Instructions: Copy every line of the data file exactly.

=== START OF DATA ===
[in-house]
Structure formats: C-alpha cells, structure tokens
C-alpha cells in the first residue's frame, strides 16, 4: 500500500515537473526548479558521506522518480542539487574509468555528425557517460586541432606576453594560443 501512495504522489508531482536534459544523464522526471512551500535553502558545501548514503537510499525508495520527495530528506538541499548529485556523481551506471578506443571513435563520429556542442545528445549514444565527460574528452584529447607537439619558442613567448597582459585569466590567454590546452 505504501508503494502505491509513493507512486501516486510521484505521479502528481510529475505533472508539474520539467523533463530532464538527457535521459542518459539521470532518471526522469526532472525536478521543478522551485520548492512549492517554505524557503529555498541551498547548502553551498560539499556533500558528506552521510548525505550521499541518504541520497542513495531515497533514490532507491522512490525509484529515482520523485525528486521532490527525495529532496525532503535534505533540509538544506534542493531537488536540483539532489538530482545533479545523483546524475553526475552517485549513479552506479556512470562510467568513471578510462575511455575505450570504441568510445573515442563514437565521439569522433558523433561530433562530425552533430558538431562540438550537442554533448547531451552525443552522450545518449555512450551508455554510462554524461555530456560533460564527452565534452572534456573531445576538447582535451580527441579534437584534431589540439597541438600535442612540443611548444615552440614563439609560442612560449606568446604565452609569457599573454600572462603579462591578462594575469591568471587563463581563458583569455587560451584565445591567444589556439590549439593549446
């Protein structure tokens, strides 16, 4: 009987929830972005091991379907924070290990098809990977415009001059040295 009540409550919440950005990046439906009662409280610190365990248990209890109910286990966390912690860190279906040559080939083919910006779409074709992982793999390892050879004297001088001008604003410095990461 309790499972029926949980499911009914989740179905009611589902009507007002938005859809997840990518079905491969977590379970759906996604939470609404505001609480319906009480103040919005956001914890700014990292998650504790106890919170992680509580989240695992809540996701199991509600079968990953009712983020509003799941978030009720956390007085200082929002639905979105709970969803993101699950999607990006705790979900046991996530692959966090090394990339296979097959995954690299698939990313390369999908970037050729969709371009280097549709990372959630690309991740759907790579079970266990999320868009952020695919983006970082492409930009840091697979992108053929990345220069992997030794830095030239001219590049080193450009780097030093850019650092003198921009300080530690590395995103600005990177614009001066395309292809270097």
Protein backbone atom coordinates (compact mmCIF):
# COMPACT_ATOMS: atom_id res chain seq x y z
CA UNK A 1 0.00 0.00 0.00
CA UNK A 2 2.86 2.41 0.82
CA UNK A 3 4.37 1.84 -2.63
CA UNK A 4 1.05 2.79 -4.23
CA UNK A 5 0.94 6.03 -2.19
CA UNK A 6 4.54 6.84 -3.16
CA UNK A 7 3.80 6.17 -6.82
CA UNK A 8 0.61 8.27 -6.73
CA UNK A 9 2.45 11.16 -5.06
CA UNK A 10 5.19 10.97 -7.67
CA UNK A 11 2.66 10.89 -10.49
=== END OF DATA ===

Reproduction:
[in-house]
Structure formats: C-alpha cells, structure tokens
C-alpha cells in the first residue's frame, strides 16, 4: 500500500515537473526548479558521506522518480542539487574509468555528425557517460586541432606576453594560443 501512495504522489508531482536534459544523464522526471512551500535553502558545501548514503537510499525508495520527495530528506538541499548529485556523481551506471578506443571513435563520429556542442545528445549514444565527460574528452584529447607537439619558442613567448597582459585569466590567454590546452 505504501508503494502505491509513493507512486501516486510521484505521479502528481510529475505533472508539474520539467523533463530532464538527457535521459542518459539521470532518471526522469526532472525536478521543478522551485520548492512549492517554505524557503529555498541551498547548502553551498560539499556533500558528506552521510548525505550521499541518504541520497542513495531515497533514490532507491522512490525509484529515482520523485525528486521532490527525495529532496525532503535534505533540509538544506534542493531537488536540483539532489538530482545533479545523483546524475553526475552517485549513479552506479556512470562510467568513471578510462575511455575505450570504441568510445573515442563514437565521439569522433558523433561530433562530425552533430558538431562540438550537442554533448547531451552525443552522450545518449555512450551508455554510462554524461555530456560533460564527452565534452572534456573531445576538447582535451580527441579534437584534431589540439597541438600535442612540443611548444615552440614563439609560442612560449606568446604565452609569457599573454600572462603579462591578462594575469591568471587563463581563458583569455587560451584565445591567444589556439590549439593549446
């Protein structure tokens, strides 16, 4: 009987929830972005091991379907924070290990098809990977415009001059040295 009540409550919440950005990046439906009662409280610190365990248990209890109910286990966390912690860190279906040559080939083919910006779409074709992982793999390892050879004297001088001008604003410095990461 309790499972029926949980499911009914989740179905009611589902009507007002938005859809997840990518079905491969977590379970759906996604939470609404505001609480319906009480103040919005956001914890700014990292998650504790106890919170992680509580989240695992809540996701199991509600079968990953009712983020509003799941978030009720956390007085200082929002639905979105709970969803993101699950999607990006705790979900046991996530692959966090090394990339296979097959995954690299698939990313390369999908970037050729969709371009280097549709990372959630690309991740759907790579079970266990999320868009952020695919983006970082492409930009840091697979992108053929990345220069992997030794830095030239001219590049080193450009780097030093850019650092003198921009300080530690590395995103600005990177614009001066395309292809270097």
Protein backbone atom coordinates (compact mmCIF):
# COMPACT_ATOMS: atom_id res chain seq x y z
CA UNK A 1 0.00 0.00 0.00
CA UNK A 2 2.86 2.41 0.82
CA UNK A 3 4.37 1.84 -2.63
CA UNK A 4 1.05 2.79 -4.23
CA UNK A 5 0.94 6.03 -2.19
CA UNK A 6 4.54 6.84 -3.16
CA UNK A 7 3.80 6.17 -6.82
CA UNK A 8 0.61 8.27 -6.73
CA UNK A 9 2.45 11.16 -5.06
CA UNK A 10 5.19 10.97 -7.67
CA UNK A 11 2.66 10.89 -10.49